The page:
The Human Landing System is a program where we were awarded a $250 million contract. The first phase of that is being run right now. During the next phase, NASA will down select to potentially two contractors. We’re hoping to be one of those two. That contract is one where we would design, build and assemble a vessel that will sit atop a launch rocket and eventually ferry the first woman and the next man to the moon. This will hopefully take place by 2024, if we can agree on a schedule with our customer. But if not, then certainly will work to meet the customer’s demands and deadlines.

Leidos Innovations Center (Photo courtesy of Leidos)

FCEDA: Describe the Leidos Innovations Center.

Reagan: The Leidos Innovations Center (LInC) is where we do a lot of our early innovation stage projects. So think about everything from innovative, highly-complex sensors (both on the software side and the physical product side) for some of our most important U.S. government customers. These programs that start small and eventually become much larger. We think of it as “acorns-to-oaks,” and some of the technology that we use in the Sea Hunter program started in the LInC.

The LlnC is where we can solve some of our customers’ most important and pressing needs for innovation and new technologies.

FCEDA: Is Leidos currently recruiting new employees for the Reston location? What types of employees are you seeking?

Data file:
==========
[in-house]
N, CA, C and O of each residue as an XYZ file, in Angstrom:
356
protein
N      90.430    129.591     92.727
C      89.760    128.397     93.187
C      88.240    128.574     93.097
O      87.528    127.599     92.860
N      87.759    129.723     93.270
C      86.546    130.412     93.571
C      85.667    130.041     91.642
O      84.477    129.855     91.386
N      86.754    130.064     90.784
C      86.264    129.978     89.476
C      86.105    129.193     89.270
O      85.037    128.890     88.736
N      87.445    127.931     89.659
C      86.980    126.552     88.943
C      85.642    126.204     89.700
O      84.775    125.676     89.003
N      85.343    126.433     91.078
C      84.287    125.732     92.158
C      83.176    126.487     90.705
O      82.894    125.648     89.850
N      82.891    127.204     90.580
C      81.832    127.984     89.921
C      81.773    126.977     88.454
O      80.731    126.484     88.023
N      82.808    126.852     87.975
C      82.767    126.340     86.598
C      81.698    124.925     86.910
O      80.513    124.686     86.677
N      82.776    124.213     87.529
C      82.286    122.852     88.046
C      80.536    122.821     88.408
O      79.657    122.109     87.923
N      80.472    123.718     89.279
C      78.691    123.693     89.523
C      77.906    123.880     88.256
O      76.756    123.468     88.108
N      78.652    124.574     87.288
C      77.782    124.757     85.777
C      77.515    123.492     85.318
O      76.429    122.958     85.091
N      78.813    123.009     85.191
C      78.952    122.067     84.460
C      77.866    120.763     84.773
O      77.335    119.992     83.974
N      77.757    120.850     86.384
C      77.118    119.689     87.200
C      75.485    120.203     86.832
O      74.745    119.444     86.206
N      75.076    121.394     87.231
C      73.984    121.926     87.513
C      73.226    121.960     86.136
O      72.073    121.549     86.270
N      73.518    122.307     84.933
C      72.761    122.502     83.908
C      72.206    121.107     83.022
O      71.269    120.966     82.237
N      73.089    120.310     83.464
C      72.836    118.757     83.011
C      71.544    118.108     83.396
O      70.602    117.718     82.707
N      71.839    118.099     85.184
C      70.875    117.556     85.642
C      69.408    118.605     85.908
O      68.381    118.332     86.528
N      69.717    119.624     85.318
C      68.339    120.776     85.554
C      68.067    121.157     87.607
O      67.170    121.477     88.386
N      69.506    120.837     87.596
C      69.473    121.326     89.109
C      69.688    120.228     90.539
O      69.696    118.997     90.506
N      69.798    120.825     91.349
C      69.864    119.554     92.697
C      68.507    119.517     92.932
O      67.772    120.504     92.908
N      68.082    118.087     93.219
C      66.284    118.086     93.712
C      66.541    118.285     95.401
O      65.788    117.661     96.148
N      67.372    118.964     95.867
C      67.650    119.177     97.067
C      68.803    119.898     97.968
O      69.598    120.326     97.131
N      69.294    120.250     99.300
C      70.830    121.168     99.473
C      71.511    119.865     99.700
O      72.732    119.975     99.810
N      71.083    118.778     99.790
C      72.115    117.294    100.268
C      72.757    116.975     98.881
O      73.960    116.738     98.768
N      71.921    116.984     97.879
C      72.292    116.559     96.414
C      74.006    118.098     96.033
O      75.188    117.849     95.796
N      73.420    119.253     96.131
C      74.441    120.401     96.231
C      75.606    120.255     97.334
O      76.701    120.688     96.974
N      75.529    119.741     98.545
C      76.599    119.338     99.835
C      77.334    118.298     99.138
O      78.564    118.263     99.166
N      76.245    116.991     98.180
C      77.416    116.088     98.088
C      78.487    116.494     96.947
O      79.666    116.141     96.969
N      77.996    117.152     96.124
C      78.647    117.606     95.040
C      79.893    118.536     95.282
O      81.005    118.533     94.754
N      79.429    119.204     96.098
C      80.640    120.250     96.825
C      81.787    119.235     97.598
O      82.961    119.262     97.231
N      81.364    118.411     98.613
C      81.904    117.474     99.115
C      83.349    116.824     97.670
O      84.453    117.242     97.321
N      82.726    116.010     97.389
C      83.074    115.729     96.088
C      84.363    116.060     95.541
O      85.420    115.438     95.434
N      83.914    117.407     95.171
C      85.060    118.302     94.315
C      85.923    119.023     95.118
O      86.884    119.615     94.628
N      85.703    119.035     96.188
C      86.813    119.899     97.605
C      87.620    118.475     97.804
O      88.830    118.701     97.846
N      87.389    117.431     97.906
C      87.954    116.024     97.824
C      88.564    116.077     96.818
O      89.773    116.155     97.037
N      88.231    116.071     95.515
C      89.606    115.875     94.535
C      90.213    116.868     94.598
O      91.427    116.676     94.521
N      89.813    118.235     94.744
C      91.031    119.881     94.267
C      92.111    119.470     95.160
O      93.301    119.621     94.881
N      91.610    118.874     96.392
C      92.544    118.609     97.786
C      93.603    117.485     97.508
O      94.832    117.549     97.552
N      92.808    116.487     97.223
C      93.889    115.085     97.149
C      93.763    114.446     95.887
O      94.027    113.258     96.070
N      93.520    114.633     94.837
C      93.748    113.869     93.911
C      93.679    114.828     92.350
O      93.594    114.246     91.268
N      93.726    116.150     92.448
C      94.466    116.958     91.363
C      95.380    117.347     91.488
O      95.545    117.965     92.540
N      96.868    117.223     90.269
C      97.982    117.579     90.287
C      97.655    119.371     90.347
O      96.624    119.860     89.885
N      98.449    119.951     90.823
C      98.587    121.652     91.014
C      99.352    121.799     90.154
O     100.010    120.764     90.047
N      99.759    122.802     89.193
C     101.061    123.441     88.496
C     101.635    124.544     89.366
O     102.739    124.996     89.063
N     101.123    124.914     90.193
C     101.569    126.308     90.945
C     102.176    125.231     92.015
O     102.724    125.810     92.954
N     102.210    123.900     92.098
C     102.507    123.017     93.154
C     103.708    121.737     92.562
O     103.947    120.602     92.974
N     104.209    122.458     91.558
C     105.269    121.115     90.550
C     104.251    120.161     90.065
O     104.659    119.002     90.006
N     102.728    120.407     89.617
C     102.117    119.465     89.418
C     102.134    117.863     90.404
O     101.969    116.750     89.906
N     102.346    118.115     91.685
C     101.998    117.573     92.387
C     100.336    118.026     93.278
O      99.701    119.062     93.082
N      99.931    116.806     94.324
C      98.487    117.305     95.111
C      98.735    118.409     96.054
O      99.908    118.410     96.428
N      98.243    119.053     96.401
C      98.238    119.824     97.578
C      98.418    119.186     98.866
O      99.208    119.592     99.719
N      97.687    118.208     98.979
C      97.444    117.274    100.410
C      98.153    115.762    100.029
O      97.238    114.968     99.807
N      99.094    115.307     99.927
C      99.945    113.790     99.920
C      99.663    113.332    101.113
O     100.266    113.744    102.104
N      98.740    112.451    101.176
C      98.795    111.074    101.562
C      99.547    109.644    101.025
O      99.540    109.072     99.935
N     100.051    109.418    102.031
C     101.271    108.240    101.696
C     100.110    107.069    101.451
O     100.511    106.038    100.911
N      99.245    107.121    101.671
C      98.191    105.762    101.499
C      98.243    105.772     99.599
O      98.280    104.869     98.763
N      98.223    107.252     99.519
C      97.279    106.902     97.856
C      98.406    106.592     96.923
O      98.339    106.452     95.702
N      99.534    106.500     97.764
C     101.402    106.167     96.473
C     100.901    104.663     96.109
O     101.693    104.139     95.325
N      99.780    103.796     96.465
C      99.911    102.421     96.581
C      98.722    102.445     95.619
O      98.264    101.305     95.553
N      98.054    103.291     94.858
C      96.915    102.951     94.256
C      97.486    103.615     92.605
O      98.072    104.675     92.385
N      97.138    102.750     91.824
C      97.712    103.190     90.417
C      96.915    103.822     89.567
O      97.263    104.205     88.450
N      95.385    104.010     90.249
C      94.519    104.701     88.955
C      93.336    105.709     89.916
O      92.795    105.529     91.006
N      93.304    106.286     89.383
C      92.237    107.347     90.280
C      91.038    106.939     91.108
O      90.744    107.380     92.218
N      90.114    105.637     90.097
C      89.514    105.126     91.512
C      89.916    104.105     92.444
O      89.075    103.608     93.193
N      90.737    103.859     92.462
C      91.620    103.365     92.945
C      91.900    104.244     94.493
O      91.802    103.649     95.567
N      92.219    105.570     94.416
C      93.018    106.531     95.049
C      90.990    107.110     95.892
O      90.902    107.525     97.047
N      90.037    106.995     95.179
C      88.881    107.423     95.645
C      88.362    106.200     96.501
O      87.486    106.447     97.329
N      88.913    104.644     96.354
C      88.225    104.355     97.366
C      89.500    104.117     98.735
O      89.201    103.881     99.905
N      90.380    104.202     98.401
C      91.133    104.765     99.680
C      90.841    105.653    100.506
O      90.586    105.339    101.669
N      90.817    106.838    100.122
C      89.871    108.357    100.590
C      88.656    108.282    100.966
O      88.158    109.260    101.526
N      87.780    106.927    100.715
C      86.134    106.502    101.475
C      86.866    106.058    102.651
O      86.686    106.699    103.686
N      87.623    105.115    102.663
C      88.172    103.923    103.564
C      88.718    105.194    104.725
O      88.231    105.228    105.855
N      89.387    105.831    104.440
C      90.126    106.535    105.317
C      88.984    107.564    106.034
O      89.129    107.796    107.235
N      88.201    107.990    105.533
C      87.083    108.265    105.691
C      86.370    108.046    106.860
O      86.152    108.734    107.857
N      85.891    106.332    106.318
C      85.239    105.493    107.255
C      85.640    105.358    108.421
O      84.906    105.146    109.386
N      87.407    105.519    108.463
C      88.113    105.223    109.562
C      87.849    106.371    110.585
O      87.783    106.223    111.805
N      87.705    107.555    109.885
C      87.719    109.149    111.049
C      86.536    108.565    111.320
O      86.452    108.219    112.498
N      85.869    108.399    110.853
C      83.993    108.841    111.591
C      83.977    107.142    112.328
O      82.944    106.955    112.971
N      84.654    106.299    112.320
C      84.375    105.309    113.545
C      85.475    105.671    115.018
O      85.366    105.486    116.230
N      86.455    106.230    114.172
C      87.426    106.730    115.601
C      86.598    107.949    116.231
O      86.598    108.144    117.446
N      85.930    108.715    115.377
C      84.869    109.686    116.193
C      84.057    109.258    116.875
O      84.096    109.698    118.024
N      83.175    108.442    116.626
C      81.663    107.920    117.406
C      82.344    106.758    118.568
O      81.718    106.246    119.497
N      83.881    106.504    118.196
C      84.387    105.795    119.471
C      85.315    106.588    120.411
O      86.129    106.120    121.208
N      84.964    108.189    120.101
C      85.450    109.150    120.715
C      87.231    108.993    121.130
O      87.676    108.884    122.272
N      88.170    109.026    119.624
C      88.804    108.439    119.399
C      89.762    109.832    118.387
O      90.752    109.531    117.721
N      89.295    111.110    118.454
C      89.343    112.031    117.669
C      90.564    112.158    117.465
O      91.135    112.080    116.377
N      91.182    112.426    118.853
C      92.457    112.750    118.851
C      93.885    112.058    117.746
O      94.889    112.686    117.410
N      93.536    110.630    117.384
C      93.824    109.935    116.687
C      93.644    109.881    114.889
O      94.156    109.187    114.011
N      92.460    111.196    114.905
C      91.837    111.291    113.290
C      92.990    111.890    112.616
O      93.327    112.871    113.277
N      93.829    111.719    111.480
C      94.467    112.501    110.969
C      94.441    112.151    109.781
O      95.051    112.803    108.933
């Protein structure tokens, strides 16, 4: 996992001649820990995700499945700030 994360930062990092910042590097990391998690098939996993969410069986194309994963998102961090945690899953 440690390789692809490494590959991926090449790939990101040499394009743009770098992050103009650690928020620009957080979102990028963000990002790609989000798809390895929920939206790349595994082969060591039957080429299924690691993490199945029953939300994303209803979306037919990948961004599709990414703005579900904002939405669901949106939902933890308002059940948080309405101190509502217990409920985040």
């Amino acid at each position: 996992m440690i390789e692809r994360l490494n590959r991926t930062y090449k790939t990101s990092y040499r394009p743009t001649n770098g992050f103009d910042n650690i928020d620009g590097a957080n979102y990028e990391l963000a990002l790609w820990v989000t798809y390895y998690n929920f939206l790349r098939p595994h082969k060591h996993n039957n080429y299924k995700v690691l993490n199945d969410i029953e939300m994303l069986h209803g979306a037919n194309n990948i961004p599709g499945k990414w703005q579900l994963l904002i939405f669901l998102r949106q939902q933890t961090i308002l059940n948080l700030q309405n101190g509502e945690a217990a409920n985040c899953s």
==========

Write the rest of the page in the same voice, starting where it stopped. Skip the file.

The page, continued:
Reagan: This year we expect to hire as many as 9,000 people worldwide, and probably the Reston and Northern Virginia locations are going to be where we’re going to be concentrating the lion’s share of our efforts – although not to the exclusion of many other locations. Here in Reston, we’re going to be establishing a new software development factory in Reston Town Center.

We are looking for people with a lot of other technical disciplines right here in Northern Virginia. Some of those categories include science areas and our sensors collection and phenomenology group. A lot of our corporate functions, whether it is finance, accounting or legal contracts, are also going to need talented contributors. We are viewing Fairfax County and the Reston headquarters location as regions with a lot of growth, both on the technical side of our business, but also the corporate support side.

Over the coming year, we’re targeting organic growth of over 10 percent. Much of that growth is going to come right here in Reston and Fairfax County.

Reston boasts many amazing amenities, and it’s going to be close to the new metro stop. We’re looking forward to this being a real magnet for new talent.

Leidos HQ, Reston Town Center (Photo courtesy of Leidos)

FCEDA: Why is the Reston Town Center—and Fairfax County—a great place for your HQ?

Reagan: We’ve been here for several years but we were in two different buildings in Reston Town Center, not even on contiguous floors. That didn’t make for the most effective way of people to get around and interact with each other. When it came time to for us to select a place to consolidate into a single location, for some obvious logistical and security reasons, we took a look at a number of options. It became clear that our headquarters workforce wanted to stay in Fairfax County. We then looked at a couple of options and settled on just moving down the street here in Reston Town Center. It’s a nice landmark and a kind of an anchor here in the Washington metropolitan region.

To find out more about Leidos, visit Leidos.com.

January 14, 2021